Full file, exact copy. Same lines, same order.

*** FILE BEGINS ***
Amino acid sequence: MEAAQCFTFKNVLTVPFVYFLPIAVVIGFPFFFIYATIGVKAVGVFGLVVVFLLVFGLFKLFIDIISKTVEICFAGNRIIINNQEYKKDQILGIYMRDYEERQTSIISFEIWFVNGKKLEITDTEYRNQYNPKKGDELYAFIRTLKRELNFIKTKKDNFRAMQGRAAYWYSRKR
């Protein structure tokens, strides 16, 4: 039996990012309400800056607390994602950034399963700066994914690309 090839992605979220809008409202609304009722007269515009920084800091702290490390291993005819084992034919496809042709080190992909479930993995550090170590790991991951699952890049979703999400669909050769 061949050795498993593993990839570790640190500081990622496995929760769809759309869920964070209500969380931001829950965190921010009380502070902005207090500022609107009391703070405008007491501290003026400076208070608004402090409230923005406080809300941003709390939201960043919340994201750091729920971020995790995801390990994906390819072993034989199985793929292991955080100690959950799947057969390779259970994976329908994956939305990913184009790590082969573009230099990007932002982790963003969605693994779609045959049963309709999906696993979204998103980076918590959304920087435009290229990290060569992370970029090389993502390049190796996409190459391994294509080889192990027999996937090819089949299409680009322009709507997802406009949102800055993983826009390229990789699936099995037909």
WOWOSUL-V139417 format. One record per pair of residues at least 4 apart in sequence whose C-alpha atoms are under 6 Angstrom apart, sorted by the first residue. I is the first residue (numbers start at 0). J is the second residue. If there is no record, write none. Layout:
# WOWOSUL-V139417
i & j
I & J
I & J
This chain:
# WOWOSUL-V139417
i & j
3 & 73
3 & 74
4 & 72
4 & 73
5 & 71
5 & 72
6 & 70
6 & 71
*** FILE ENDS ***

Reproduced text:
Amino acid sequence: MEAAQCFTFKNVLTVPFVYFLPIAVVIGFPFFFIYATIGVKAVGVFGLVVVFLLVFGLFKLFIDIISKTVEICFAGNRIIINNQEYKKDQILGIYMRDYEERQTSIISFEIWFVNGKKLEITDTEYRNQYNPKKGDELYAFIRTLKRELNFIKTKKDNFRAMQGRAAYWYSRKR
């Protein structure tokens, strides 16, 4: 039996990012309400800056607390994602950034399963700066994914690309 090839992605979220809008409202609304009722007269515009920084800091702290490390291993005819084992034919496809042709080190992909479930993995550090170590790991991951699952890049979703999400669909050769 061949050795498993593993990839570790640190500081990622496995929760769809759309869920964070209500969380931001829950965190921010009380502070902005207090500022609107009391703070405008007491501290003026400076208070608004402090409230923005406080809300941003709390939201960043919340994201750091729920971020995790995801390990994906390819072993034989199985793929292991955080100690959950799947057969390779259970994976329908994956939305990913184009790590082969573009230099990007932002982790963003969605693994779609045959049963309709999906696993979204998103980076918590959304920087435009290229990290060569992370970029090389993502390049190796996409190459391994294509080889192990027999996937090819089949299409680009322009709507997802406009949102800055993983826009390229990789699936099995037909």
WOWOSUL-V139417 format. One record per pair of residues at least 4 apart in sequence whose C-alpha atoms are under 6 Angstrom apart, sorted by the first residue. I is the first residue (numbers start at 0). J is the second residue. If there is no record, write none. Layout:
# WOWOSUL-V139417
i & j
I & J
I & J
This chain:
# WOWOSUL-V139417
i & j
3 & 73
3 & 74
4 & 72
4 & 73
5 & 71
5 & 72
6 & 70
6 & 71